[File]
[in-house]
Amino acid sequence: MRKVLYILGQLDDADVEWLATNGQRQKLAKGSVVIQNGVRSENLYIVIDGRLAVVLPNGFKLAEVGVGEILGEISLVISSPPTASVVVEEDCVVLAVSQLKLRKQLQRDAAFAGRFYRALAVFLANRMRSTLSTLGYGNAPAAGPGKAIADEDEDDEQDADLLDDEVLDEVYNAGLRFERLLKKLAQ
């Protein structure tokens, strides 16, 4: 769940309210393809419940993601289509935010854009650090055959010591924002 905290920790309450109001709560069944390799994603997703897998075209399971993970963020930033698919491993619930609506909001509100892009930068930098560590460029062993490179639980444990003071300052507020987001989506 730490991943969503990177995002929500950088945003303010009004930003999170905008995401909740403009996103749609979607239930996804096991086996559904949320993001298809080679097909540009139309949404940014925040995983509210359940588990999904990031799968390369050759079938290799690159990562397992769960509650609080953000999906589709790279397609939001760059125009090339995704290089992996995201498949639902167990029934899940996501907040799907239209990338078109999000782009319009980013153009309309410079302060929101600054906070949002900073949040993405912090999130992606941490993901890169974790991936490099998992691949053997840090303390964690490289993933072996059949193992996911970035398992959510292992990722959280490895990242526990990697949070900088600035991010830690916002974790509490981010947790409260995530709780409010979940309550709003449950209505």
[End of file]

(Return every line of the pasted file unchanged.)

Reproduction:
[in-house]
Amino acid sequence: MRKVLYILGQLDDADVEWLATNGQRQKLAKGSVVIQNGVRSENLYIVIDGRLAVVLPNGFKLAEVGVGEILGEISLVISSPPTASVVVEEDCVVLAVSQLKLRKQLQRDAAFAGRFYRALAVFLANRMRSTLSTLGYGNAPAAGPGKAIADEDEDDEQDADLLDDEVLDEVYNAGLRFERLLKKLAQ
């Protein structure tokens, strides 16, 4: 769940309210393809419940993601289509935010854009650090055959010591924002 905290920790309450109001709560069944390799994603997703897998075209399971993970963020930033698919491993619930609506909001509100892009930068930098560590460029062993490179639980444990003071300052507020987001989506 730490991943969503990177995002929500950088945003303010009004930003999170905008995401909740403009996103749609979607239930996804096991086996559904949320993001298809080679097909540009139309949404940014925040995983509210359940588990999904990031799968390369050759079938290799690159990562397992769960509650609080953000999906589709790279397609939001760059125009090339995704290089992996995201498949639902167990029934899940996501907040799907239209990338078109999000782009319009980013153009309309410079302060929101600054906070949002900073949040993405912090999130992606941490993901890169974790991936490099998992691949053997840090303390964690490289993933072996059949193992996911970035398992959510292992990722959280490895990242526990990697949070900088600035991010830690916002974790509490981010947790409260995530709780409010979940309550709003449950209505």